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Late summer trip to the Alps

John Holterman and I headed to the Chamonix area for a weeks climbing at the end of August. Given the poor weather which had plagued the Alps this summer I was not holding out much hope for getting a lot done; but as it turned out our luck was in and we had a week of good weather and climbing.
Over the first two days we climbed the Cosmiques arête on the Aig du Midi and Petite Aig Verte, both short routes by alpine standards but good climbs and perfect for acclimatization.
Our confidence was building so next we opted for a longer more committing climb; the Forbes arête on the Aig du Chardonnet. We left the Albert Premier Hut at about 2.30am and with a bit of night navigation we managed to cross the glacier and find the start of the route. We were the only climbers heading to the Forbes; most of the other parties were going to the Migot spur which seemed to be a very popular climb.
All went well on the Forbes, it is a magnificent route and was in great condition. The steep snow slopes and the knife edged snow arêtes offered lots of excitement and exposure. We were back at the hut by 12pm were we checked in with the guardian before a walk on tired legs to the ski lifts and back down to the Valley.
The following day was to be a rest day but the weather was good so we took the cable car to L’Index and climbed the SE ridge, taking our time and enjoying the views across the mountains.
We were both tired from our exploits of the previous days but wanted to make the most of the two remaining days.
After considering our options we settled for the Frendo Spur on the Aig du Midi. We started from the Midi Plan station at about 12.30pm. The plan was to get as high on the route as possible before dark and bivy; then get an early start the next day which would give us plenty of time to finish the route before the last cable car left the Midi station for Chamonix at about 5.30pm.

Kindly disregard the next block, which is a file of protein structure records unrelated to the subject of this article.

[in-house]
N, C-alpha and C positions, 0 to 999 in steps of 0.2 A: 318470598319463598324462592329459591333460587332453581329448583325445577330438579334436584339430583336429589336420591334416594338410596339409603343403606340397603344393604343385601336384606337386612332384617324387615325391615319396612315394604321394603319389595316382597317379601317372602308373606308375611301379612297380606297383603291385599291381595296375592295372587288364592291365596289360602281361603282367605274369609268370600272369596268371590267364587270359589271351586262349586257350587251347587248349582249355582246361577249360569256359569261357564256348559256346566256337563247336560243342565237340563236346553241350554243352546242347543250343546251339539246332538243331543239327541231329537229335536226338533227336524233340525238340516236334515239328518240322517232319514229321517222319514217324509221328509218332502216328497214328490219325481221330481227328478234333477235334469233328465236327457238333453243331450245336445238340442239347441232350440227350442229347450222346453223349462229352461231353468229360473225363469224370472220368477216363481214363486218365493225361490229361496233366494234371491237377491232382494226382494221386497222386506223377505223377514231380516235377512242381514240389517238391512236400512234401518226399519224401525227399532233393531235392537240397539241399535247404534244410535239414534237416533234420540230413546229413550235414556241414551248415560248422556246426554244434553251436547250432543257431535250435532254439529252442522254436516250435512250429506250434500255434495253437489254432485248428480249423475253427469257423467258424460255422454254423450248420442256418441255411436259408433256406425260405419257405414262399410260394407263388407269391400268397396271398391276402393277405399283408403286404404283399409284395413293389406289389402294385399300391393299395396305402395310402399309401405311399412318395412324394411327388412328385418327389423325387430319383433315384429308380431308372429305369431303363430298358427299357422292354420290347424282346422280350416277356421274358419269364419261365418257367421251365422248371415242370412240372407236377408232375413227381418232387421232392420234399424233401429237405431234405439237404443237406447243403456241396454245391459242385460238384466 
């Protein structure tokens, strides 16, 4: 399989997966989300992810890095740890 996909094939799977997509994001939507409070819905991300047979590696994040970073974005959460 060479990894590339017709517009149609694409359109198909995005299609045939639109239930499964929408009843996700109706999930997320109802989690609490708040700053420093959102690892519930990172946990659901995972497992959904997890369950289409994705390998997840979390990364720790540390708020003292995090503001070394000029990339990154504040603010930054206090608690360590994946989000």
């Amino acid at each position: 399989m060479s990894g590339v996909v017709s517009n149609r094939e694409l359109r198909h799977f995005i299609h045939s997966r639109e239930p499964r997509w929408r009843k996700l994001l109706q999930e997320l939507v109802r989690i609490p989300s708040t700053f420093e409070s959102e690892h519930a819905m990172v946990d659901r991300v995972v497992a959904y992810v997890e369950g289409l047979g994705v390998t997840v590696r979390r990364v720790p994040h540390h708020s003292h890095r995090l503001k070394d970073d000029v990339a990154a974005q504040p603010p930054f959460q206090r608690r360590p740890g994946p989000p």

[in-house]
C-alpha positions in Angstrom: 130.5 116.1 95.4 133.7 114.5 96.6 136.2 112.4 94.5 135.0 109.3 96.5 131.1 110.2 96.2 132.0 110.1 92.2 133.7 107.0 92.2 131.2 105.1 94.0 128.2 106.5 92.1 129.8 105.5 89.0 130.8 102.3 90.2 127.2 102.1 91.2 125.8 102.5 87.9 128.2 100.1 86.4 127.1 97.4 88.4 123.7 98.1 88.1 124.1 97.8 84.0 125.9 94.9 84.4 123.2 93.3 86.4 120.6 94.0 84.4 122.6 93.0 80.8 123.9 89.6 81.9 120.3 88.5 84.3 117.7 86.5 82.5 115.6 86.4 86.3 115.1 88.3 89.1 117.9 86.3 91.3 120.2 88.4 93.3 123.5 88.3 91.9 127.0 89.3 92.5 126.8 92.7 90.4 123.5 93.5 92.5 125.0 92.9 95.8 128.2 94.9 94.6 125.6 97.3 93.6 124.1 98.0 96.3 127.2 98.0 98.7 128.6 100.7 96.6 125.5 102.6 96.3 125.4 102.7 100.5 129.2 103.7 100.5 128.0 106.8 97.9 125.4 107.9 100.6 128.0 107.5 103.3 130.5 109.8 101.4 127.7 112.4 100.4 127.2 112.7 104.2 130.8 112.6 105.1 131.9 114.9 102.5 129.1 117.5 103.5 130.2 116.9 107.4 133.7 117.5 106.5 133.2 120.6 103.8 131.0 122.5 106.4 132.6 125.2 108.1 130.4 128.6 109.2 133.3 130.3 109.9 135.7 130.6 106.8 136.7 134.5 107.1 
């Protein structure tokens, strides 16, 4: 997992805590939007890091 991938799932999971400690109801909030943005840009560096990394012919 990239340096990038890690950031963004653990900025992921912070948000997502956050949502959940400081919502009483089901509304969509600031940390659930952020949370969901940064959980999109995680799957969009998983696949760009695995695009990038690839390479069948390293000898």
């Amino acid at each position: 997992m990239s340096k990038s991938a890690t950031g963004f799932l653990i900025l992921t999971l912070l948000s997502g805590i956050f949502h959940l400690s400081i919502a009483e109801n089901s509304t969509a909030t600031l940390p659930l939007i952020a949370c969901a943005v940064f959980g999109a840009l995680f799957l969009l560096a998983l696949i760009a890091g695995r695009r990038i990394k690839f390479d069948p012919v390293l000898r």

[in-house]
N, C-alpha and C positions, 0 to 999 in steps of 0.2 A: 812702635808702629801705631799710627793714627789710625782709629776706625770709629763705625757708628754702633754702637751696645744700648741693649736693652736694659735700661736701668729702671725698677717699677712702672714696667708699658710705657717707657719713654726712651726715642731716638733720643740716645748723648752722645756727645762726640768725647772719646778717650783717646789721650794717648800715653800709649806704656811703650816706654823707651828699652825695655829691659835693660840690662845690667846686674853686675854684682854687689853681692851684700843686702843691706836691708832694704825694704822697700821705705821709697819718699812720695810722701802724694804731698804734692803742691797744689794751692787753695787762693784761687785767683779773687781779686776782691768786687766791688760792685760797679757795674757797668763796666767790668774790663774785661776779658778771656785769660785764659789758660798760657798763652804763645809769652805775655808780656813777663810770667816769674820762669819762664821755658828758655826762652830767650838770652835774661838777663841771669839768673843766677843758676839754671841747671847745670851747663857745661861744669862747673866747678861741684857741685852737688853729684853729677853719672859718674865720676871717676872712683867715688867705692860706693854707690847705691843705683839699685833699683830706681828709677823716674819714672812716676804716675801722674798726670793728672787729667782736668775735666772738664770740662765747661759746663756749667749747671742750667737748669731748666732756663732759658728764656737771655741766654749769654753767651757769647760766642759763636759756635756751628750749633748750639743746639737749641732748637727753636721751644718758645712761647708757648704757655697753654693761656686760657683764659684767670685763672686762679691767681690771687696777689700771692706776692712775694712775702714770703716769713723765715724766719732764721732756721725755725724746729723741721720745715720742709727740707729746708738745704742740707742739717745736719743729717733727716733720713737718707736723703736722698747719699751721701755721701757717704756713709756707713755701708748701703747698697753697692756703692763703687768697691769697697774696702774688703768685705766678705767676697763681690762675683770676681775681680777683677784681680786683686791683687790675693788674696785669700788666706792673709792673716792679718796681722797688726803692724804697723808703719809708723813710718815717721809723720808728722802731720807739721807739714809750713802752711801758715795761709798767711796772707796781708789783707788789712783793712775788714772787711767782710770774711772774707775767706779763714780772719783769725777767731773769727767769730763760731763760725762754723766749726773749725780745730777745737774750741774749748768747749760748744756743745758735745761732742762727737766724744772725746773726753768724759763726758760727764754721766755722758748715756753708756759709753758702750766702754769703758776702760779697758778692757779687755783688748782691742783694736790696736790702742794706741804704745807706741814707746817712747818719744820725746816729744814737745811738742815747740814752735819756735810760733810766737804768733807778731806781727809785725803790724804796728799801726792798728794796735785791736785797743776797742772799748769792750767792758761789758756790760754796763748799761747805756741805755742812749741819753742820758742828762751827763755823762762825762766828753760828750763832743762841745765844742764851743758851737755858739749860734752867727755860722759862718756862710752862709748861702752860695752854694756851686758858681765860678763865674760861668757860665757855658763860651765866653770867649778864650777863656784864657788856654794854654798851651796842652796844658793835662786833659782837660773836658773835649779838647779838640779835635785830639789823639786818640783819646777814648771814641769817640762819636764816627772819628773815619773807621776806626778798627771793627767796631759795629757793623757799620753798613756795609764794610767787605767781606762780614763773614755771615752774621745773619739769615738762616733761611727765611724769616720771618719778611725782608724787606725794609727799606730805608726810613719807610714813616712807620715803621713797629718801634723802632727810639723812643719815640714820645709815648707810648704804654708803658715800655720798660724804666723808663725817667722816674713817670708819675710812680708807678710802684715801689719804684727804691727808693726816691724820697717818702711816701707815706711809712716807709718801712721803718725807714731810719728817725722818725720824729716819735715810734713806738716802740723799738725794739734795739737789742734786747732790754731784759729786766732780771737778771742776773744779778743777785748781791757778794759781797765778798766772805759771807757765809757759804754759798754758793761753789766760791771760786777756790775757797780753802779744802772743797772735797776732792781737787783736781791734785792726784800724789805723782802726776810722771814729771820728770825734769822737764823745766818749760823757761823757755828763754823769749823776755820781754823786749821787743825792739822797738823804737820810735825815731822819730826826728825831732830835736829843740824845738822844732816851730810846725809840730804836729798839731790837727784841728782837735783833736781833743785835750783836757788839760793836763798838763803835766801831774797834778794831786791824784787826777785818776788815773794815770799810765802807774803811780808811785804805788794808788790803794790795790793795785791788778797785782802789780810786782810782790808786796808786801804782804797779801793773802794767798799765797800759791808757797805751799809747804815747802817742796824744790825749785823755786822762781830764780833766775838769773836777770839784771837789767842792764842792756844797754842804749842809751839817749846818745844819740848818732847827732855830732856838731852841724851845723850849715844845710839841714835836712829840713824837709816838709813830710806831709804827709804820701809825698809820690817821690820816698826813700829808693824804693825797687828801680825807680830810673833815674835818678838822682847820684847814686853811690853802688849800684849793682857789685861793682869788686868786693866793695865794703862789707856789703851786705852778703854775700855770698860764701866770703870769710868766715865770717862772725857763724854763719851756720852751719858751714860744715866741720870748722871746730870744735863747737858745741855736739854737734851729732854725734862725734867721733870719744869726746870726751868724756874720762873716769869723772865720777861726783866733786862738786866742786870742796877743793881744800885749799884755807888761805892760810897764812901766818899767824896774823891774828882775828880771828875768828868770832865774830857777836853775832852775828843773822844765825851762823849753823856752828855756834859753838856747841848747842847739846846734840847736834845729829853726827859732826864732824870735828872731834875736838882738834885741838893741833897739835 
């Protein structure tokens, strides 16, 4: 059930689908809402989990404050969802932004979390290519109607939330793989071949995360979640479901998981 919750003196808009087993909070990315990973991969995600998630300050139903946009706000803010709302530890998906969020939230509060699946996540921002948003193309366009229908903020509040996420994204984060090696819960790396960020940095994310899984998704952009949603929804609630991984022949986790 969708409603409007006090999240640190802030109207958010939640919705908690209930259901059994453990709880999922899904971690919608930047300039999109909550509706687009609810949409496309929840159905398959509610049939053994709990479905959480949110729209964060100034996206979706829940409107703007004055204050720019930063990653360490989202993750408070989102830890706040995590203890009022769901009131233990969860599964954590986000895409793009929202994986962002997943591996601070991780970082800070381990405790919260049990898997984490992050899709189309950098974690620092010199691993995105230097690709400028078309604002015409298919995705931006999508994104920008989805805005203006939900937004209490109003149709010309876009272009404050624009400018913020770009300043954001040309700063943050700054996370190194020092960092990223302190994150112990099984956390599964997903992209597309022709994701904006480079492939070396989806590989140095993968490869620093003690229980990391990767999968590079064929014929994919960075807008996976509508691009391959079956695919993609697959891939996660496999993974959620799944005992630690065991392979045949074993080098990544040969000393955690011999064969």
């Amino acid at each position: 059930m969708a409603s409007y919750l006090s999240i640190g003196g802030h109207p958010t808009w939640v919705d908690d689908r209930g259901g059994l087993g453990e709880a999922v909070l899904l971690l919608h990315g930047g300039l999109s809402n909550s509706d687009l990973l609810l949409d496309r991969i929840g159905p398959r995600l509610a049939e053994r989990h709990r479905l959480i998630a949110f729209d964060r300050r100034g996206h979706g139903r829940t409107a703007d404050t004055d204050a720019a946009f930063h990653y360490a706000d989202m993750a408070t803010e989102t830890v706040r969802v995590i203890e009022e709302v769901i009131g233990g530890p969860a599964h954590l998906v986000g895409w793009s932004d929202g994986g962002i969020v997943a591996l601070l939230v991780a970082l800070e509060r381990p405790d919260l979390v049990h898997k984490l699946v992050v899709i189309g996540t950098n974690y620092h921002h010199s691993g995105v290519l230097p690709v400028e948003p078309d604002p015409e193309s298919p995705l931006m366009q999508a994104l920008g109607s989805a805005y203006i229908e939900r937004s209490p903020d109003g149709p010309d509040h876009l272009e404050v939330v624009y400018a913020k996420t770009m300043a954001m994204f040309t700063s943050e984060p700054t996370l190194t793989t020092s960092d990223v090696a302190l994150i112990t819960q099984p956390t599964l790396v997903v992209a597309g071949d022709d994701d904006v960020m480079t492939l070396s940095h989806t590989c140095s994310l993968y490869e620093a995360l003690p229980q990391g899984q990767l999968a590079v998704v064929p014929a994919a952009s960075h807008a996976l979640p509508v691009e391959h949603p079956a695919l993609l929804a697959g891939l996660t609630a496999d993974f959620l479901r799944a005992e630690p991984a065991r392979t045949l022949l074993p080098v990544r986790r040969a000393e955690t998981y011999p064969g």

All started well, the forecast had shown rain for the morning but this did not appear. Route finding was reasonably straight forward and we were moving at a steady pace. Unfortunately the rain came later in the afternoon in the form of a thunder storm, which pelted us with rain and hail for a few hours, slowing our progress in the difficult conditions. After debating our options we decided it was better to go on as retreat was going to be difficult. As the afternoon progressed the conditions improved and we found as comfortable a spot as possible to spend the night.
We started at first light, glad to be leaving out cold bivy and be moving again. Due to the conditions the day before we were not as high on the route as we had hoped, but we had plenty of time so we were not concerned at this stage. As the route progressed, the technical difficulty of the climbing increased and some fast moving parties, mostly guides with clients began to catch us. As we entered the early afternoon we still had a long way to go but were keeping pace with the other climbers on the route. We eventually put the last of the rock behind us and moved up the steep snow arête and slopes as quickly as we could. It was now 4.30 or later and we had a steep ice pitch in front of us before we would reach the snow crest below the Midi station. There was a palpable sense of urgency in all the groups pushing as hard as they could to get back to the Midi.
As I pulled over the crest and pushed on up the final arête I could see the cable car pulling into the station, my legs and lungs were burning but we had to keep moving. It was 5.15pm when we entered the tunnel of the station; we crammed all the gear into our bags and ran for the cable car to join the queue along with other harried climbers and a few remaining tourists. We had made it, just.
On the cable car ride back to Chamonix we could finally relax and enjoy the sense of reward from completing such an epic route with some of the other climbers we had met along the way.
Once down we headed back to our accommodation, washed, ate and packed our bags in readiness for heading home early the following morning.

Classical Revival

Classical Revival